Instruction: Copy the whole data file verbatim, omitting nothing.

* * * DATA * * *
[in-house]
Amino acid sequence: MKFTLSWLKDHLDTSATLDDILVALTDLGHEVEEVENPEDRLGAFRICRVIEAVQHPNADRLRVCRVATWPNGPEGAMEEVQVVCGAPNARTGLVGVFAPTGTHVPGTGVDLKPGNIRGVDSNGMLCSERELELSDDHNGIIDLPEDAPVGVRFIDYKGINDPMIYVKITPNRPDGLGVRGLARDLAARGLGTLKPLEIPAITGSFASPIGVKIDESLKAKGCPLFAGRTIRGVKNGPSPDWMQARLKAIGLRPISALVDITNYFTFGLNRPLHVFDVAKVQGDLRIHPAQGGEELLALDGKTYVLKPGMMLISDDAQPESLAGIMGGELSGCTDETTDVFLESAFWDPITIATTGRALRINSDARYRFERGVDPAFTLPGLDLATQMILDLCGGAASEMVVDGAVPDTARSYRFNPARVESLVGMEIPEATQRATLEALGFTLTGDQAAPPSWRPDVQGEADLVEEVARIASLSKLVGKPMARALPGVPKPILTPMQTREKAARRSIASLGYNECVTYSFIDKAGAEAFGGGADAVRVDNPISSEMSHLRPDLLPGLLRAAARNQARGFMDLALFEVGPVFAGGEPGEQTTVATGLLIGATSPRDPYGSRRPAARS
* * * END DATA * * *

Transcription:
[in-house]
Amino acid sequence: MKFTLSWLKDHLDTSATLDDILVALTDLGHEVEEVENPEDRLGAFRICRVIEAVQHPNADRLRVCRVATWPNGPEGAMEEVQVVCGAPNARTGLVGVFAPTGTHVPGTGVDLKPGNIRGVDSNGMLCSERELELSDDHNGIIDLPEDAPVGVRFIDYKGINDPMIYVKITPNRPDGLGVRGLARDLAARGLGTLKPLEIPAITGSFASPIGVKIDESLKAKGCPLFAGRTIRGVKNGPSPDWMQARLKAIGLRPISALVDITNYFTFGLNRPLHVFDVAKVQGDLRIHPAQGGEELLALDGKTYVLKPGMMLISDDAQPESLAGIMGGELSGCTDETTDVFLESAFWDPITIATTGRALRINSDARYRFERGVDPAFTLPGLDLATQMILDLCGGAASEMVVDGAVPDTARSYRFNPARVESLVGMEIPEATQRATLEALGFTLTGDQAAPPSWRPDVQGEADLVEEVARIASLSKLVGKPMARALPGVPKPILTPMQTREKAARRSIASLGYNECVTYSFIDKAGAEAFGGGADAVRVDNPISSEMSHLRPDLLPGLLRAAARNQARGFMDLALFEVGPVFAGGEPGEQTTVATGLLIGATSPRDPYGSRRPAARS